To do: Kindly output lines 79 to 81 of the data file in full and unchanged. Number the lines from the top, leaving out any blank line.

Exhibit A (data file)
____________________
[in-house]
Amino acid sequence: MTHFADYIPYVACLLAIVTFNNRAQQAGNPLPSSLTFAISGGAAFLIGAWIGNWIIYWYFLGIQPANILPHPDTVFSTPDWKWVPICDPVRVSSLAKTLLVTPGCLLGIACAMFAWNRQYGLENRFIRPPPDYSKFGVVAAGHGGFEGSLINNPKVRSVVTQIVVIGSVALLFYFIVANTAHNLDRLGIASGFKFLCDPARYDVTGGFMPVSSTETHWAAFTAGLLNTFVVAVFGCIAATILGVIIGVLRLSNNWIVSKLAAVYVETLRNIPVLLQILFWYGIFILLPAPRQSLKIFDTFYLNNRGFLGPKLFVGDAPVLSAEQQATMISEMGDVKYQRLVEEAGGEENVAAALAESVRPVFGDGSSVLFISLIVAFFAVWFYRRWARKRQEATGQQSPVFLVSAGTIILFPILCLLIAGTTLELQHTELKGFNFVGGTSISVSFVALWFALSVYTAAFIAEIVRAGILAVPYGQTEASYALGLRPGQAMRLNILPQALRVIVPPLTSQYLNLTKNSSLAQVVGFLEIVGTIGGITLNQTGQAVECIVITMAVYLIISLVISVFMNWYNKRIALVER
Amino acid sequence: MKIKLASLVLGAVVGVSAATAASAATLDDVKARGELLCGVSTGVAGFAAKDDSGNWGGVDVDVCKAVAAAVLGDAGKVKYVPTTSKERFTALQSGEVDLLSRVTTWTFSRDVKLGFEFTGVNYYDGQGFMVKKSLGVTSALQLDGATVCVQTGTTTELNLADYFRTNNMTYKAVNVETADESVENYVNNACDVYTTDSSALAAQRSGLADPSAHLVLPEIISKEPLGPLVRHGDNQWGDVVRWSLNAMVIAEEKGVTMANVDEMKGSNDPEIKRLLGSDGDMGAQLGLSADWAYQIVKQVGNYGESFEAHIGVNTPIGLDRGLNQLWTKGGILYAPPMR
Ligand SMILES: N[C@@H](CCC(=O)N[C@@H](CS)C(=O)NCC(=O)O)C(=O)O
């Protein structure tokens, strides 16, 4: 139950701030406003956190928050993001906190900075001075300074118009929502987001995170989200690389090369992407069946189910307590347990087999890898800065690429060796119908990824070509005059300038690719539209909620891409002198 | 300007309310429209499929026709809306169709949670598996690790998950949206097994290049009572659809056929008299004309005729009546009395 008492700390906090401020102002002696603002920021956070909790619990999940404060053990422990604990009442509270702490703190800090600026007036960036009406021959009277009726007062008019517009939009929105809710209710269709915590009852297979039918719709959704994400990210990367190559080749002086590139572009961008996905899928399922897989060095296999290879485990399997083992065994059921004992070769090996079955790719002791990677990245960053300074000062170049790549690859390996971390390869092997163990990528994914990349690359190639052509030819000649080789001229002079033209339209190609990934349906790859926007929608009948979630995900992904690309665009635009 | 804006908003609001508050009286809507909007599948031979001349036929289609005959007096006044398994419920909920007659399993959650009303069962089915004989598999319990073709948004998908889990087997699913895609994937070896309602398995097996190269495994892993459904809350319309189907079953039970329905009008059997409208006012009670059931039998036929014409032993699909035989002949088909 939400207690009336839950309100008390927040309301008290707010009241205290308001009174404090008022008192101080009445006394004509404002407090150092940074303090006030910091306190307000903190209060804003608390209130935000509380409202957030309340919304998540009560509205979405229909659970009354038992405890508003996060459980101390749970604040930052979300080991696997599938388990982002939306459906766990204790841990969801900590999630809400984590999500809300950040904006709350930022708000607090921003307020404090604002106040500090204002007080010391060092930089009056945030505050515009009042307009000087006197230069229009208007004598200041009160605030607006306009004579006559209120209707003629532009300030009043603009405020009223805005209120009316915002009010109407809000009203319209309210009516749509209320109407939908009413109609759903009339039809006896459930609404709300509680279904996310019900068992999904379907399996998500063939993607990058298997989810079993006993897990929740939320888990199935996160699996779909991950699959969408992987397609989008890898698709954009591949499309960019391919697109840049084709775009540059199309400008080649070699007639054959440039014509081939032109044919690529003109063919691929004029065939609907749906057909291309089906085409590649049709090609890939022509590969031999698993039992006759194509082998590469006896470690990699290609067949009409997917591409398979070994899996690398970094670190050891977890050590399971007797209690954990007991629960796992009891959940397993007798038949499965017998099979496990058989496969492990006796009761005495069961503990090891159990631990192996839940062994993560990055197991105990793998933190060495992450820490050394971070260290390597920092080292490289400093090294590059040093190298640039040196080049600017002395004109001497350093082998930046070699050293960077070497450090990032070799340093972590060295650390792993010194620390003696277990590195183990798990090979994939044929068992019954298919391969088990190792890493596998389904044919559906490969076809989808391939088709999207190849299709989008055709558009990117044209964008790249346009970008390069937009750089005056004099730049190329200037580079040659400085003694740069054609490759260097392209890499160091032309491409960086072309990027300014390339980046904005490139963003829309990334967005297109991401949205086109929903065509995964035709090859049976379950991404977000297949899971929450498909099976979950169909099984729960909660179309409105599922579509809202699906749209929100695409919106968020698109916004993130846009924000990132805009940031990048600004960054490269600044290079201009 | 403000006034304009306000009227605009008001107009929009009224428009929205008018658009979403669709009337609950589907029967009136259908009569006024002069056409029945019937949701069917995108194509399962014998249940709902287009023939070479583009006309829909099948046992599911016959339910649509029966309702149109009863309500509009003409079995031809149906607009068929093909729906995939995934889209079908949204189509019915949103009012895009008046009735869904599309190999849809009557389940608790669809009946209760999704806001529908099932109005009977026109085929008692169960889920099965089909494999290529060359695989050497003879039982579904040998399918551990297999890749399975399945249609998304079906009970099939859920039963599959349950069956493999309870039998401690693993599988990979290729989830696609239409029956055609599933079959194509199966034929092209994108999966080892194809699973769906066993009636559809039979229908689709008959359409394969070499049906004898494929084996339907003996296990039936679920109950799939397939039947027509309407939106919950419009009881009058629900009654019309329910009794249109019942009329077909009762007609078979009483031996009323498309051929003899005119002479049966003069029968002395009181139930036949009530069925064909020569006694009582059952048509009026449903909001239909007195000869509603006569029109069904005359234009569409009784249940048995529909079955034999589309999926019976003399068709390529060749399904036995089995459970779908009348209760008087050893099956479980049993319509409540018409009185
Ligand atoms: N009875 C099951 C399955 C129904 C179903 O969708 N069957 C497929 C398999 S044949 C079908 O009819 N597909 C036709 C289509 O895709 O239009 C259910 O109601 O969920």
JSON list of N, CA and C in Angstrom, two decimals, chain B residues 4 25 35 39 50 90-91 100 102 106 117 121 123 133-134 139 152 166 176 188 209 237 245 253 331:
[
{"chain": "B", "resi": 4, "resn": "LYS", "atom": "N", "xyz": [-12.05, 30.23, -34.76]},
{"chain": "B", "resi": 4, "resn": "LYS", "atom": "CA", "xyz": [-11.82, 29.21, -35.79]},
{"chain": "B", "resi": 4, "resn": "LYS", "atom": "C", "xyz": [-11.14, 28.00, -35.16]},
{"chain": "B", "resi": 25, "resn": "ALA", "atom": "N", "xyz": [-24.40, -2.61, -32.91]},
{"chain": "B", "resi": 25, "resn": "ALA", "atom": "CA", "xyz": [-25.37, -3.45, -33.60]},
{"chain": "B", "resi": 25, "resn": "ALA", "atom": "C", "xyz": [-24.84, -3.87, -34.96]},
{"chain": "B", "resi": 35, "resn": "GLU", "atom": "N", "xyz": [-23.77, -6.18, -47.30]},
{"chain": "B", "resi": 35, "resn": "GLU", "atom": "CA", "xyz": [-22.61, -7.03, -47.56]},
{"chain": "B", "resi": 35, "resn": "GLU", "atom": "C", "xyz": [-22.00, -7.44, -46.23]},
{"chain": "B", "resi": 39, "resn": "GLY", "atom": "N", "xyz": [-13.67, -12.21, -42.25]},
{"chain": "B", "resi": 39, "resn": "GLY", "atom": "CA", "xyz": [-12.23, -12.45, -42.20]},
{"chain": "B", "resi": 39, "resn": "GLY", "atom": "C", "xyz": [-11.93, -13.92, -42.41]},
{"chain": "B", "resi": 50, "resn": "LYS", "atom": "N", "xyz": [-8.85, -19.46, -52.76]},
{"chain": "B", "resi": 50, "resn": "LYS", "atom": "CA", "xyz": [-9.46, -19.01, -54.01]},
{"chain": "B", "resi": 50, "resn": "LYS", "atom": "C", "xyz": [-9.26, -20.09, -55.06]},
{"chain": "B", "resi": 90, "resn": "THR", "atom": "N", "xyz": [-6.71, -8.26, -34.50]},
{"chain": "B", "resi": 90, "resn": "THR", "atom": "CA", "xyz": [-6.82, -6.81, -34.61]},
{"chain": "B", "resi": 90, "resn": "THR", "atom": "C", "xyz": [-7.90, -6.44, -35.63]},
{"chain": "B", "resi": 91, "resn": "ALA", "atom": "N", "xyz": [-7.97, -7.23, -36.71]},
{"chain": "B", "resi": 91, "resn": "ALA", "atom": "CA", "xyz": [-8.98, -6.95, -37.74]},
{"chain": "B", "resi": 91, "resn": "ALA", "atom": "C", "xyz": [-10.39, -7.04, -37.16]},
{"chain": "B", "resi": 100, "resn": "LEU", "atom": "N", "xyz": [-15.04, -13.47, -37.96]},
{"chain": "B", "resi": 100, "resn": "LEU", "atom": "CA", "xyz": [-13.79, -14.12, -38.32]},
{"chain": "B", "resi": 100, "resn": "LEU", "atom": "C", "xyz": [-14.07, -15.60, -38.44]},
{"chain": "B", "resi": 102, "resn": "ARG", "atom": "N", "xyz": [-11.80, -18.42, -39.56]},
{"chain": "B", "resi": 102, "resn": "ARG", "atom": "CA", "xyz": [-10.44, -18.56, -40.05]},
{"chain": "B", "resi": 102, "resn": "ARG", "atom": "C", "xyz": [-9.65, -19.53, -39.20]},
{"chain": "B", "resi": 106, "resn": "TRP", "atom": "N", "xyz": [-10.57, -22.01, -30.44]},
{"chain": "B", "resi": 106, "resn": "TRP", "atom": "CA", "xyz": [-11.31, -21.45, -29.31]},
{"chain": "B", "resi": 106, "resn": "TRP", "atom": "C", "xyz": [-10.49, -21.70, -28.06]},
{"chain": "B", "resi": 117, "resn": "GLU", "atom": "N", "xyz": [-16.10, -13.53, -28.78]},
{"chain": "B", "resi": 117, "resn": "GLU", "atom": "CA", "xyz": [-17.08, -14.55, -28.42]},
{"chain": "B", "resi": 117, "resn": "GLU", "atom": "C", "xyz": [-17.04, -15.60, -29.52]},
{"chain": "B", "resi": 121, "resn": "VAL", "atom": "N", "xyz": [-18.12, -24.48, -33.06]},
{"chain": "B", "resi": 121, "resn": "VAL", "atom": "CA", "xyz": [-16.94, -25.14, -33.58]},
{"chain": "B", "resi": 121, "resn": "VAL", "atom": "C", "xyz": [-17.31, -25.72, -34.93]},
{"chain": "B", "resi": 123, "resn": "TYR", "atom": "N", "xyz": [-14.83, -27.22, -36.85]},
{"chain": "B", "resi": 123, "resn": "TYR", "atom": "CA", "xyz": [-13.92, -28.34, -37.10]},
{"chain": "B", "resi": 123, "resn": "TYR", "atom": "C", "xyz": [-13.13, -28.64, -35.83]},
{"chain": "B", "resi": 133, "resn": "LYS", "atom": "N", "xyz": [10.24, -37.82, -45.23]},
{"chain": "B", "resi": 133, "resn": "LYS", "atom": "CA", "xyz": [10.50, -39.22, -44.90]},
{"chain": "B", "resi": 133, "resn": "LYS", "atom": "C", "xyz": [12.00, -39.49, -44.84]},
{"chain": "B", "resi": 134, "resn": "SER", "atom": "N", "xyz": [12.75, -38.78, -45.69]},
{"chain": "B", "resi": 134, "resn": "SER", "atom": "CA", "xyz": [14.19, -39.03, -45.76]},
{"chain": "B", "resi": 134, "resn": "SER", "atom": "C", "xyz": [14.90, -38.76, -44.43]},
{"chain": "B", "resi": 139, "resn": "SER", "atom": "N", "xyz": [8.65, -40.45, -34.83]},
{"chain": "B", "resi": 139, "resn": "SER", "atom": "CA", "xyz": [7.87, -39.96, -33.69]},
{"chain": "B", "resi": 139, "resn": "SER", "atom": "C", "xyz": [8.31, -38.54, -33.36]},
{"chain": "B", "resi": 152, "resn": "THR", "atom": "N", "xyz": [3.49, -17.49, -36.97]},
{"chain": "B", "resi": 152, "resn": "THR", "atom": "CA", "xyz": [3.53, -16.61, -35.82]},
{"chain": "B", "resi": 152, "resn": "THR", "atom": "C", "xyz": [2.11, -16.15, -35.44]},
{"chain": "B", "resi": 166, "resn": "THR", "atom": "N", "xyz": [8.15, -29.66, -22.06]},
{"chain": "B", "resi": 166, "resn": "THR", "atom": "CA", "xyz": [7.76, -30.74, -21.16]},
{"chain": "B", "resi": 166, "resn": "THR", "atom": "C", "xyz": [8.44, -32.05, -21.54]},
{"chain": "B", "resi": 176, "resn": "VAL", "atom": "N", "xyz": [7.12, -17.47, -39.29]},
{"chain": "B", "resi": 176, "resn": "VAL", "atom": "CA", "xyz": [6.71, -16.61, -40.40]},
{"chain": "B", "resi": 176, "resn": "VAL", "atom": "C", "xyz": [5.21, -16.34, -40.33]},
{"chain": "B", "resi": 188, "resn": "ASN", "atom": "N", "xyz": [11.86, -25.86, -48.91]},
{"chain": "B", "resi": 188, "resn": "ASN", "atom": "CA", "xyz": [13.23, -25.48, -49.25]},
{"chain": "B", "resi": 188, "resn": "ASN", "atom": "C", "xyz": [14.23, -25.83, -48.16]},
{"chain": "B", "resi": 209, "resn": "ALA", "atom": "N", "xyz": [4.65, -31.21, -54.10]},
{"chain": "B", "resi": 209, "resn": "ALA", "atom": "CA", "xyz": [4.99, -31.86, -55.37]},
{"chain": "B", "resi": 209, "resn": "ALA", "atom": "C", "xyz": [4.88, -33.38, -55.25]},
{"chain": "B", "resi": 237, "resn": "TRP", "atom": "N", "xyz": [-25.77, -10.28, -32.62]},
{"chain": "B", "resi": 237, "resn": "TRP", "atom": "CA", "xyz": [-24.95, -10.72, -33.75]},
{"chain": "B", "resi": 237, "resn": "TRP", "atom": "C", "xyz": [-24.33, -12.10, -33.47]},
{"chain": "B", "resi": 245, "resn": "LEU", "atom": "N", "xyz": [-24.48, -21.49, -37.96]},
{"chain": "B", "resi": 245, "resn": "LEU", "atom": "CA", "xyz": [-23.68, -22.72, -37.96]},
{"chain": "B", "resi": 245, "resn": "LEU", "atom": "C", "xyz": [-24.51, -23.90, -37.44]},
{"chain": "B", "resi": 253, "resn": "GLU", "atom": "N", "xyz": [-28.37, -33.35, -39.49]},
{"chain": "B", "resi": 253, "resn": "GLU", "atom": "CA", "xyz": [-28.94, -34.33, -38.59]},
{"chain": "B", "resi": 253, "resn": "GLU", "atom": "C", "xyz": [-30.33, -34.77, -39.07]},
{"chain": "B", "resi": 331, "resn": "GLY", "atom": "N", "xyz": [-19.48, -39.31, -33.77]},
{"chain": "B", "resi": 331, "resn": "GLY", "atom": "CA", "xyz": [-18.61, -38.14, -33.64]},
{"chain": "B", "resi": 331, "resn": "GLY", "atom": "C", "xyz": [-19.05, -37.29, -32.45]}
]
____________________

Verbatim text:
{"chain": "B", "resi": 253, "resn": "GLU", "atom": "CA", "xyz": [-28.94, -34.33, -38.59]},
{"chain": "B", "resi": 253, "resn": "GLU", "atom": "C", "xyz": [-30.33, -34.77, -39.07]},
{"chain": "B", "resi": 331, "resn": "GLY", "atom": "N", "xyz": [-19.48, -39.31, -33.77]},